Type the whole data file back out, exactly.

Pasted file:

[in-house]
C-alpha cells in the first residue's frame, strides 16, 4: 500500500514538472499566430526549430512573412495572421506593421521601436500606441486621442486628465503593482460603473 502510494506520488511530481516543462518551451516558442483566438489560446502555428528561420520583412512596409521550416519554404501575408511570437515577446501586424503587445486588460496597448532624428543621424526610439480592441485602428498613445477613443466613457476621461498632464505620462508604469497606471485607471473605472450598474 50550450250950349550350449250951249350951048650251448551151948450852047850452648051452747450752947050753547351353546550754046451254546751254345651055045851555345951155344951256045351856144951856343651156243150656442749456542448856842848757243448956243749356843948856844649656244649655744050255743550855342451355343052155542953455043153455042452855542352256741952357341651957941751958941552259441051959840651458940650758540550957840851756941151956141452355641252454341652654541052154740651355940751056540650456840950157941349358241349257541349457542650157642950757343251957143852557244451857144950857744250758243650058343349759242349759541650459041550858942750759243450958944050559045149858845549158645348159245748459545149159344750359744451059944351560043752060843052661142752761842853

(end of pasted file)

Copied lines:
[in-house]
C-alpha cells in the first residue's frame, strides 16, 4: 500500500514538472499566430526549430512573412495572421506593421521601436500606441486621442486628465503593482460603473 502510494506520488511530481516543462518551451516558442483566438489560446502555428528561420520583412512596409521550416519554404501575408511570437515577446501586424503587445486588460496597448532624428543621424526610439480592441485602428498613445477613443466613457476621461498632464505620462508604469497606471485607471473605472450598474 50550450250950349550350449250951249350951048650251448551151948450852047850452648051452747450752947050753547351353546550754046451254546751254345651055045851555345951155344951256045351856144951856343651156243150656442749456542448856842848757243448956243749356843948856844649656244649655744050255743550855342451355343052155542953455043153455042452855542352256741952357341651957941751958941552259441051959840651458940650758540550957840851756941151956141452355641252454341652654541052154740651355940751056540650456840950157941349358241349257541349457542650157642950757343251957143852557244451857144950857744250758243650058343349759242349759541650459041550858942750759243450958944050559045149858845549158645348159245748459545149159344750359744451059944351560043752060843052661142752761842853